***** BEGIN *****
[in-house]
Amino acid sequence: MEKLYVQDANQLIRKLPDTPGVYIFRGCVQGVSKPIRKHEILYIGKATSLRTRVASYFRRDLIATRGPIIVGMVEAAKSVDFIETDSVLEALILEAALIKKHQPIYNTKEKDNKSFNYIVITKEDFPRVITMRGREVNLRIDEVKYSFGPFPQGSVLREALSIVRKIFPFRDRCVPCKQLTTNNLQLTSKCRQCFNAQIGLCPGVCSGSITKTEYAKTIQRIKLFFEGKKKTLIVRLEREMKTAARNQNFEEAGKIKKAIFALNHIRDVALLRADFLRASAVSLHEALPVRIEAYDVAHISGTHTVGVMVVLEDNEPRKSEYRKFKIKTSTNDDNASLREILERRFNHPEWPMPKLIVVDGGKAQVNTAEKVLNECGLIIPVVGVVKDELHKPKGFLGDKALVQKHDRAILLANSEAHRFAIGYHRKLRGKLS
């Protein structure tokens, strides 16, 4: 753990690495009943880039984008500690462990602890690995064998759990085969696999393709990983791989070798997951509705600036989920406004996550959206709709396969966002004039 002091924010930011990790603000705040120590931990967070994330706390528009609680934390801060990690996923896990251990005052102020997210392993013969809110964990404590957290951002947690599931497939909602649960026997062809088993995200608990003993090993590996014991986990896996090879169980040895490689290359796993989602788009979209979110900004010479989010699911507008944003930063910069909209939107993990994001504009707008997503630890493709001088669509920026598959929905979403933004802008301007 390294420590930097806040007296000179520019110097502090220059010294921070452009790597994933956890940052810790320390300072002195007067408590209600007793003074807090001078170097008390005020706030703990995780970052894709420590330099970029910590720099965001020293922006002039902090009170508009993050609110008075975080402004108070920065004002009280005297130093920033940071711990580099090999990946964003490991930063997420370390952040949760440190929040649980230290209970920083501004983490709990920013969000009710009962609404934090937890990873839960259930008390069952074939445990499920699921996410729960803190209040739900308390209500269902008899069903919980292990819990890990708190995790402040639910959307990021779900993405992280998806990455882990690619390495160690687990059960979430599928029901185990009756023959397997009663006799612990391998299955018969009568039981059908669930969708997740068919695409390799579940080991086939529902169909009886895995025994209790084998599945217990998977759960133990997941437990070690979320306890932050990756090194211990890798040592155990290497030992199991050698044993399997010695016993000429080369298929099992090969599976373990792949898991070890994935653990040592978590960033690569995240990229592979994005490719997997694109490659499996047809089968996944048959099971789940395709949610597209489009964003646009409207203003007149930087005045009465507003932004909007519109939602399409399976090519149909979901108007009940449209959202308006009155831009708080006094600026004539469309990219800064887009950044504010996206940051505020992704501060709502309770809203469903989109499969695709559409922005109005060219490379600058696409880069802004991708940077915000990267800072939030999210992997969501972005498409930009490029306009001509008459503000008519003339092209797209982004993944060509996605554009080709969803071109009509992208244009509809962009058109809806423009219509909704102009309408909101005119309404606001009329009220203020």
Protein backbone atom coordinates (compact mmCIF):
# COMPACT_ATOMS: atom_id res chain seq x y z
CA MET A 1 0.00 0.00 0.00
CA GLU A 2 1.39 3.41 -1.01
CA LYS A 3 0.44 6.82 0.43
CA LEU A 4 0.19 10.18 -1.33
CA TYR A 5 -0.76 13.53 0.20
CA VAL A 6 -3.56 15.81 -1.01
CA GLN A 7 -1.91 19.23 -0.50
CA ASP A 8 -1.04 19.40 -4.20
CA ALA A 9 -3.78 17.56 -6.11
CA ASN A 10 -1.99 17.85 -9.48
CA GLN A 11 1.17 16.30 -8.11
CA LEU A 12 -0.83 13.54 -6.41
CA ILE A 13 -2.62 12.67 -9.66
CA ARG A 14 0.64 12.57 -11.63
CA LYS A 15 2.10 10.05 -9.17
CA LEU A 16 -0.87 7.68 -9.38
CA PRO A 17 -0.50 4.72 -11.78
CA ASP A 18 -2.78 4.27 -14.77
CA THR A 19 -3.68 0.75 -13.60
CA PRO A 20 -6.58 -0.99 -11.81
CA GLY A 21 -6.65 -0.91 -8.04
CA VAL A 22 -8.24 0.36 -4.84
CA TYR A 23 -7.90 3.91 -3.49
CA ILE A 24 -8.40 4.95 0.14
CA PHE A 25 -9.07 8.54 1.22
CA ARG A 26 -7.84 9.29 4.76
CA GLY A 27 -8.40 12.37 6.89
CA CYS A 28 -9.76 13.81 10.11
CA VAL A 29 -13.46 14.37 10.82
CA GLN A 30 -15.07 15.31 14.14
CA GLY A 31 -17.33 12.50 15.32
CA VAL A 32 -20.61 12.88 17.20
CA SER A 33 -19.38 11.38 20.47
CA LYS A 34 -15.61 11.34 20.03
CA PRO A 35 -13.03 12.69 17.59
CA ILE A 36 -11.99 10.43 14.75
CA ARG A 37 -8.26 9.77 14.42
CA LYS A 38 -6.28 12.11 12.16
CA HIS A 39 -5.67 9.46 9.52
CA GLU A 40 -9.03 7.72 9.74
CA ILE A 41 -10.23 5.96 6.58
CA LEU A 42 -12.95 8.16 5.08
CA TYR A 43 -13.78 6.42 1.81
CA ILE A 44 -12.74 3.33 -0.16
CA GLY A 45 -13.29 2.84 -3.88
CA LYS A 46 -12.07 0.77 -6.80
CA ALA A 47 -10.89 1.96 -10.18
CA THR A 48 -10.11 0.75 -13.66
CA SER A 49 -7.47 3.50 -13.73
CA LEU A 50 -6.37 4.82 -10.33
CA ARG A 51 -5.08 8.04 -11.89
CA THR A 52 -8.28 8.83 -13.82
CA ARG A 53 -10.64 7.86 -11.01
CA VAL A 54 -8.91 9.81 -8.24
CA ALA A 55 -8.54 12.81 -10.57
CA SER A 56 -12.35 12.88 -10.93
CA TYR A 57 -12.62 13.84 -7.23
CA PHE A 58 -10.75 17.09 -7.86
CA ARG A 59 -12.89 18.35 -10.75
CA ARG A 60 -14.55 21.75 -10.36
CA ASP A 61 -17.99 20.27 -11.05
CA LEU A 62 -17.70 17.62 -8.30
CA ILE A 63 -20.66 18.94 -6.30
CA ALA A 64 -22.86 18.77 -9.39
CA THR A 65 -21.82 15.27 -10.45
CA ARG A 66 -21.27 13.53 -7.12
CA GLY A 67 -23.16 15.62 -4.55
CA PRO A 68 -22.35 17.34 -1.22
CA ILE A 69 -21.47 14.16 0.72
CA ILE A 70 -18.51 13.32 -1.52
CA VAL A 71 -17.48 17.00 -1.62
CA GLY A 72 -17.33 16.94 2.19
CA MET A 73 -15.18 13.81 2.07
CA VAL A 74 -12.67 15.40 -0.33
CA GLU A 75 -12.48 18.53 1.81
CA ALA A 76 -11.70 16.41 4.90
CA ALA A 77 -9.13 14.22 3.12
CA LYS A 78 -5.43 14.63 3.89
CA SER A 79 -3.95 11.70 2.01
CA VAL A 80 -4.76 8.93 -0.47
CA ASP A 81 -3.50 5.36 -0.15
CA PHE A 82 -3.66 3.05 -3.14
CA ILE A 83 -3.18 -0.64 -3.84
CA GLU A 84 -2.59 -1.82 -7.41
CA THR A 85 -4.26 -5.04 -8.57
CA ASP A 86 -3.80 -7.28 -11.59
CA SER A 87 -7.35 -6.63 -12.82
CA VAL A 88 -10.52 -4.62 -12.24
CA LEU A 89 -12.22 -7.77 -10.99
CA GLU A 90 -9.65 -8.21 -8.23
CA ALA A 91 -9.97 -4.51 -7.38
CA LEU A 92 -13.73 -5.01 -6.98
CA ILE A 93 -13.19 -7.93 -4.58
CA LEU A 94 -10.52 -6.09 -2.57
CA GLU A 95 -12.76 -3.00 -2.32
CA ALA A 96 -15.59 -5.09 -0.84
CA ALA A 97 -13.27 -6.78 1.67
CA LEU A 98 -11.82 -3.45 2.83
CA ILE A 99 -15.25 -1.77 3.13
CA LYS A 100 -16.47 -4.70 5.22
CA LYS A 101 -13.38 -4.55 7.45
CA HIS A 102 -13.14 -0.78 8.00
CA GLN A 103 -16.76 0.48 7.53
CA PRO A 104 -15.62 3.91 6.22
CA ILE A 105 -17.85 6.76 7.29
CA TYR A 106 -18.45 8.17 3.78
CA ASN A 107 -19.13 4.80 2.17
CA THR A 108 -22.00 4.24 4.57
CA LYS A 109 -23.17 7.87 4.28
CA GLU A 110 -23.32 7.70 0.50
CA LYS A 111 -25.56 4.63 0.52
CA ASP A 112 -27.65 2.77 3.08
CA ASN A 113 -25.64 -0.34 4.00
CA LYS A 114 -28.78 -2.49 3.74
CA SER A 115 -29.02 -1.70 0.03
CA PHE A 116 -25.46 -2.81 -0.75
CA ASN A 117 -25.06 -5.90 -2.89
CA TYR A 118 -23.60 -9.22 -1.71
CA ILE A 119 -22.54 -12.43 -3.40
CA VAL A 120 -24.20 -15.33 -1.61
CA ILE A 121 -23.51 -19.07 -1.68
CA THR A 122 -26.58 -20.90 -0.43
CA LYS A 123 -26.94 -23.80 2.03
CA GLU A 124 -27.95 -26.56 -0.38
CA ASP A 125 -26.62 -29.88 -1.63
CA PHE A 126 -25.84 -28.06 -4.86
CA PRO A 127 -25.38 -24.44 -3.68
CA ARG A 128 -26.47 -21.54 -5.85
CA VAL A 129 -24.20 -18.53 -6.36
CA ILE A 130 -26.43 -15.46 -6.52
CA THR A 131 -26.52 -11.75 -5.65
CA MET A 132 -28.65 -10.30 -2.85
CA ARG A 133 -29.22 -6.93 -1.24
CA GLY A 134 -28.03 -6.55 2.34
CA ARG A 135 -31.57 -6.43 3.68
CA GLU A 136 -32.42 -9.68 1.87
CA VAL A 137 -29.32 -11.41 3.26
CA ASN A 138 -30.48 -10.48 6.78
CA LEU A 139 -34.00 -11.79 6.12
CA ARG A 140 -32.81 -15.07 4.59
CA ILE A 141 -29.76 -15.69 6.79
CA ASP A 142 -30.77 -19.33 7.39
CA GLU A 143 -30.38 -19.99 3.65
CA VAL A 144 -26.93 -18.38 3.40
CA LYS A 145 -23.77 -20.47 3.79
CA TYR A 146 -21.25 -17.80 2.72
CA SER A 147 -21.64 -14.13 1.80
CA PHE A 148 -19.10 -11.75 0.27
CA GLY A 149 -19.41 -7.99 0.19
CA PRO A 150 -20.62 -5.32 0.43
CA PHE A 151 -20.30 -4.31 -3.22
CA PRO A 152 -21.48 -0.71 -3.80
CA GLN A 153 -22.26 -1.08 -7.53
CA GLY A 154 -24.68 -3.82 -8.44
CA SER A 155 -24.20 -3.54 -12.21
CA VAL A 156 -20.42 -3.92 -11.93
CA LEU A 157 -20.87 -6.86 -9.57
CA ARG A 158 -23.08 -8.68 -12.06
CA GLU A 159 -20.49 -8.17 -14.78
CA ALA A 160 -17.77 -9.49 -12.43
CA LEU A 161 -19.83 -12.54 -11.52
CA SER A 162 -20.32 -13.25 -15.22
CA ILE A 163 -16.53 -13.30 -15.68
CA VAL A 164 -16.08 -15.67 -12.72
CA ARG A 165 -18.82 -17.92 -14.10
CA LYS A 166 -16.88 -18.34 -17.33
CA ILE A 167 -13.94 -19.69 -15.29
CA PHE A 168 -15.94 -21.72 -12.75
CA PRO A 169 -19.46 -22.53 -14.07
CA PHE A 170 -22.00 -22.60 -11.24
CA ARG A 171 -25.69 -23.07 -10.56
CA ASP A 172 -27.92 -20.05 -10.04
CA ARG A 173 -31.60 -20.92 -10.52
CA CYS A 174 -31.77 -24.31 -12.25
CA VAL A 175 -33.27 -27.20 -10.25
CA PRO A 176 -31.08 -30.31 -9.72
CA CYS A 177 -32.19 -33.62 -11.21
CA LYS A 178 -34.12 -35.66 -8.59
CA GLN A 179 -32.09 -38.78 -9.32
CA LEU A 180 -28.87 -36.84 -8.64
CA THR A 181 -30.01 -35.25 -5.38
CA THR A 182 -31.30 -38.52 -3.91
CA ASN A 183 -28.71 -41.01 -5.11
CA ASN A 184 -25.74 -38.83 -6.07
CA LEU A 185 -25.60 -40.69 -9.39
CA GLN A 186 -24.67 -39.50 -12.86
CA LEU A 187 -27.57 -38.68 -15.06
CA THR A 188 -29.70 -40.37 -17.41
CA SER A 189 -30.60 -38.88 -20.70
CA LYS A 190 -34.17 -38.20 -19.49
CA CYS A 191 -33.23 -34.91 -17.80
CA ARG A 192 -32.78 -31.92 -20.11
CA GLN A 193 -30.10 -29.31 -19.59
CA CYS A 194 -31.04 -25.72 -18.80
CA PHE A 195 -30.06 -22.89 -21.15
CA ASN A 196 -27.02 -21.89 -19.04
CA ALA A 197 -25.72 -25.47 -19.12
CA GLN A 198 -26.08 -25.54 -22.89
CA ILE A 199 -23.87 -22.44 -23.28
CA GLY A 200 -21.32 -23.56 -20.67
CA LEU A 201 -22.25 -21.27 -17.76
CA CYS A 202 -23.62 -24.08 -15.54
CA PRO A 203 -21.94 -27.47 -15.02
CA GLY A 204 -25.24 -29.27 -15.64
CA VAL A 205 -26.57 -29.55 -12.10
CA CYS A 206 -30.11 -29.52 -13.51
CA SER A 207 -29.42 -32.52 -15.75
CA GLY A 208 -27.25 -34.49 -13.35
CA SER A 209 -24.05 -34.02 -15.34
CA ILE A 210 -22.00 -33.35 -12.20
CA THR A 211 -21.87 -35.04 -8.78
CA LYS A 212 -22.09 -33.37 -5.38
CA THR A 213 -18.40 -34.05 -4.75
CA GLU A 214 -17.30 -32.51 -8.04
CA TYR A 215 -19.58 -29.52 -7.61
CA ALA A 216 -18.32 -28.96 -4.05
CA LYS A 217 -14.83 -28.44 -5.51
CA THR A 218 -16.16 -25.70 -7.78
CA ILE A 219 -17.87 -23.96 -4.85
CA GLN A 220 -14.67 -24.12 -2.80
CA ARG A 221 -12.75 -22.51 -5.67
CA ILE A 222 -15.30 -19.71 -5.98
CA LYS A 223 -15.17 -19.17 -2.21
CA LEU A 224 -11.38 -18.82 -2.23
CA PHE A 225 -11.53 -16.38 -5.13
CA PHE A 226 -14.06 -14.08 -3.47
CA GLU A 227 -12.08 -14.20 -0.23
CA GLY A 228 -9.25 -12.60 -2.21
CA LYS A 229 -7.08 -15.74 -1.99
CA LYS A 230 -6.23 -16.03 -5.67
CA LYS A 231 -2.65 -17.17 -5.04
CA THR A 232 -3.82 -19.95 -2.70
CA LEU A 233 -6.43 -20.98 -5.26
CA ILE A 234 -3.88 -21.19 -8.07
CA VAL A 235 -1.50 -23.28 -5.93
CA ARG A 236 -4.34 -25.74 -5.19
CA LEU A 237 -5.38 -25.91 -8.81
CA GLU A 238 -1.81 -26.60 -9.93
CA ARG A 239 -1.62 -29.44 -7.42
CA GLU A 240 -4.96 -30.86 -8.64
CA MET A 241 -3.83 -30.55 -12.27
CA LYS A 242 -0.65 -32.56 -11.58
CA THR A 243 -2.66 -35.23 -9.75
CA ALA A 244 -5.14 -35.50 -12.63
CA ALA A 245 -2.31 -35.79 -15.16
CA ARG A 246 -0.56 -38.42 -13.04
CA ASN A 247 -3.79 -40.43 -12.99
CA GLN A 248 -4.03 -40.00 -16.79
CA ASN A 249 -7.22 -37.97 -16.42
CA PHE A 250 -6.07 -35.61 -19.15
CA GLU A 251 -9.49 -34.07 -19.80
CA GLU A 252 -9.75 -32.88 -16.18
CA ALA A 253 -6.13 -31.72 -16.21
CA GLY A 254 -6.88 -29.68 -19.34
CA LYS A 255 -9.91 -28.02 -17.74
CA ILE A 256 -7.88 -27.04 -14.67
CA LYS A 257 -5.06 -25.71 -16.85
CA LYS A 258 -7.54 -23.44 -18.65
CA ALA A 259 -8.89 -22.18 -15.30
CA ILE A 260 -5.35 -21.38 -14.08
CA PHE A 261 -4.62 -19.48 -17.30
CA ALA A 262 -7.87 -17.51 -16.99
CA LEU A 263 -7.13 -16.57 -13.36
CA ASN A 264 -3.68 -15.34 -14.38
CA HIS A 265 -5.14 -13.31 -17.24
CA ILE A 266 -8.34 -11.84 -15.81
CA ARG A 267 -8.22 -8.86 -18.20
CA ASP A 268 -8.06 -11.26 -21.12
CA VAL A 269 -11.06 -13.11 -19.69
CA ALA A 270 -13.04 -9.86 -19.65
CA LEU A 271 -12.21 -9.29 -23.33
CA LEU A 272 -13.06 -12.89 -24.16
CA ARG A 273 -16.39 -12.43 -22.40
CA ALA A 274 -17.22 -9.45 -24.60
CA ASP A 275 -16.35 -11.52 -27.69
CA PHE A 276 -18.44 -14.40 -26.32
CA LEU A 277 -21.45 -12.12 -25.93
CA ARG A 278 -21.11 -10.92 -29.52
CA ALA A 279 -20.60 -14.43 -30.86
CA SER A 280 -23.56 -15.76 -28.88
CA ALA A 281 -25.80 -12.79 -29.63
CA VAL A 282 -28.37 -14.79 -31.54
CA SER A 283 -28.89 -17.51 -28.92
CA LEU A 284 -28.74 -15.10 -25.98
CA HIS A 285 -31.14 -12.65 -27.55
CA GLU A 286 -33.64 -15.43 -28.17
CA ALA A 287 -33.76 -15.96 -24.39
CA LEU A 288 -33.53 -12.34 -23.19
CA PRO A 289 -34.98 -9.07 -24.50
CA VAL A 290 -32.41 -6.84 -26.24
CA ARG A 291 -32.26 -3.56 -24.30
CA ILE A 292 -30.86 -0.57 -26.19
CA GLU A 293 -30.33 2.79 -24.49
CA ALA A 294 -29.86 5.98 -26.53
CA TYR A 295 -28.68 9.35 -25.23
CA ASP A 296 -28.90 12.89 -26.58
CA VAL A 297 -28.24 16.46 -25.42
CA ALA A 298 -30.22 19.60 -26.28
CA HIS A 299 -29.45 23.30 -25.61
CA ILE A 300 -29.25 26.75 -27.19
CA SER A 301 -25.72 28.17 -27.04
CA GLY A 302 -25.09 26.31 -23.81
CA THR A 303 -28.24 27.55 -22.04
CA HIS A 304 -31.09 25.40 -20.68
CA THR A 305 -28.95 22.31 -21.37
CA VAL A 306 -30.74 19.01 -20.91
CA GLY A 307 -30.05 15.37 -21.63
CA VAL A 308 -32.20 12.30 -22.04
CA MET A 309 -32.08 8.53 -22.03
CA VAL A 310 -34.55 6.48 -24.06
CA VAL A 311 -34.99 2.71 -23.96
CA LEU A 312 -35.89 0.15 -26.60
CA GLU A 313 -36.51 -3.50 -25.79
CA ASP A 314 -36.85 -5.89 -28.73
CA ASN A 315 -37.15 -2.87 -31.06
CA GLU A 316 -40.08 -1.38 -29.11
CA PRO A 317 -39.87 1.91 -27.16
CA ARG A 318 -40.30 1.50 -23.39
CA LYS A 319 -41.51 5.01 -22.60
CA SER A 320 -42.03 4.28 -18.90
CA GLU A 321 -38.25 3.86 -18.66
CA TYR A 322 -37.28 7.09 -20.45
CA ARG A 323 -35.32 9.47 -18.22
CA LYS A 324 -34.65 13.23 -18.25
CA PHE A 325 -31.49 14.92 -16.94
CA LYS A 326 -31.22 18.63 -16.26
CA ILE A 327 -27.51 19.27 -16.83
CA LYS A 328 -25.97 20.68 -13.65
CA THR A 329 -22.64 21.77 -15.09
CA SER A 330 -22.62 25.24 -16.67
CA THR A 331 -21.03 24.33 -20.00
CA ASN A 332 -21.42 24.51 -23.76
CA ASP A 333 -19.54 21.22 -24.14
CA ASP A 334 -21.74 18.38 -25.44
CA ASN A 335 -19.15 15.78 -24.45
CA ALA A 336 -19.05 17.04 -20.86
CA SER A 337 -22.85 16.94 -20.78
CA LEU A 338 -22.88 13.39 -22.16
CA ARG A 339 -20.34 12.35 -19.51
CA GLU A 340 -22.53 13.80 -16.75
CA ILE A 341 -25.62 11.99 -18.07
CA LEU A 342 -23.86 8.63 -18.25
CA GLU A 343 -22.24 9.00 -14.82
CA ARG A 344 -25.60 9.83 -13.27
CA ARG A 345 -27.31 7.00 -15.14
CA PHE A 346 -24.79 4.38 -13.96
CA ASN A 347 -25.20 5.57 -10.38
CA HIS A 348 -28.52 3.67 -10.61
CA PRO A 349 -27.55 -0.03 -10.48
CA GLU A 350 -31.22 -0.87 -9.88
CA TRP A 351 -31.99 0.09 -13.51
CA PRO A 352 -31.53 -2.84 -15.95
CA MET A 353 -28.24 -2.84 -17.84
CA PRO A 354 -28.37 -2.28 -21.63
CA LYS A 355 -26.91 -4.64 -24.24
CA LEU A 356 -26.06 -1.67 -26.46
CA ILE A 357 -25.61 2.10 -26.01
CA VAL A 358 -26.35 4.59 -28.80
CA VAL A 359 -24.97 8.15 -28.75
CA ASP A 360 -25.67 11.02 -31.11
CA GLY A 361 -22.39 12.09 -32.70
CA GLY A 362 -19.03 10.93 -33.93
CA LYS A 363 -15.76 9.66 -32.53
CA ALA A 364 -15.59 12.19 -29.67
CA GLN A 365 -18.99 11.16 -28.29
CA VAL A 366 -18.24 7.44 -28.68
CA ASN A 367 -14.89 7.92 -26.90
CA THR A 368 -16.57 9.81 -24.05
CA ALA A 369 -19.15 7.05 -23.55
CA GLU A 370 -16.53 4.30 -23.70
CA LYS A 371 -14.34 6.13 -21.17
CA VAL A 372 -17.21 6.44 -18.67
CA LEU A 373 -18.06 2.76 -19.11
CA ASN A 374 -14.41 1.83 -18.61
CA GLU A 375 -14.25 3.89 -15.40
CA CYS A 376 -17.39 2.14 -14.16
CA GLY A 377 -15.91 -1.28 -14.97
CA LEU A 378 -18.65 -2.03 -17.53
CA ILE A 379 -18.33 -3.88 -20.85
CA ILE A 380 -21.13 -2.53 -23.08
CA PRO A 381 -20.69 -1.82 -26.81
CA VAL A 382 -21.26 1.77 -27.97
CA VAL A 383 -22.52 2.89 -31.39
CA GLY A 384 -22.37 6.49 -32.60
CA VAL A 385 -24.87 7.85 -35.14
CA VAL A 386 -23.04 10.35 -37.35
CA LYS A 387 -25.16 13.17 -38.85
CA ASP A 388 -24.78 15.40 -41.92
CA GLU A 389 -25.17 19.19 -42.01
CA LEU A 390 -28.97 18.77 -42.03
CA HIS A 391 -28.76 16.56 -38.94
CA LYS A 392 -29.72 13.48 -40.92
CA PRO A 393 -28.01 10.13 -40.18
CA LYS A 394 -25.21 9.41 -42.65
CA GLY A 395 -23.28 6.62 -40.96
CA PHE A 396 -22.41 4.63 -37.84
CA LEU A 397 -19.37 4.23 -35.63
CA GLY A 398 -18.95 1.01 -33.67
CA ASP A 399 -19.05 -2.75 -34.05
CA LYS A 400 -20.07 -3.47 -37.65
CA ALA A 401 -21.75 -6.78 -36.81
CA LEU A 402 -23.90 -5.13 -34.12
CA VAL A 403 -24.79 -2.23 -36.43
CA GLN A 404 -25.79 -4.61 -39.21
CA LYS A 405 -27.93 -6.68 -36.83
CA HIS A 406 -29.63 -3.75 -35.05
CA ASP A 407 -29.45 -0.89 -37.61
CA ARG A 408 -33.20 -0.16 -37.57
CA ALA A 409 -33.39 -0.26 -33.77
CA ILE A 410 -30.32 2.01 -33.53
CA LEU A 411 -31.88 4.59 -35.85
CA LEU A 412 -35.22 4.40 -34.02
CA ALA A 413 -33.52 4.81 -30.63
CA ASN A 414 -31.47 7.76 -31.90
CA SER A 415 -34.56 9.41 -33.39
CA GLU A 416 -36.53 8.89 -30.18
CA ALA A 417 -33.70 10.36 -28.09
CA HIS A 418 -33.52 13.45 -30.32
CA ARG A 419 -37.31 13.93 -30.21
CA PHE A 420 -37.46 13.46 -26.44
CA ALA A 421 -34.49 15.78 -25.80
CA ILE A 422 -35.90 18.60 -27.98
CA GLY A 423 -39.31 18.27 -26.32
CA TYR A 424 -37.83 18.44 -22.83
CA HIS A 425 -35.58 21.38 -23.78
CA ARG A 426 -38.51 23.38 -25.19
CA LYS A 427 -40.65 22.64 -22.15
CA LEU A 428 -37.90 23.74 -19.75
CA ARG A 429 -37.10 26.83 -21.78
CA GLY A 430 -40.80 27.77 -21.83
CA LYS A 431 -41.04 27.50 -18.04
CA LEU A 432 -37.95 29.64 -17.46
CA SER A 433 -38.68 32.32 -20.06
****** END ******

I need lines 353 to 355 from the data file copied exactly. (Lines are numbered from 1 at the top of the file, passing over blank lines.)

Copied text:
CA HIS A 348 -28.52 3.67 -10.61
CA PRO A 349 -27.55 -0.03 -10.48
CA GLU A 350 -31.22 -0.87 -9.88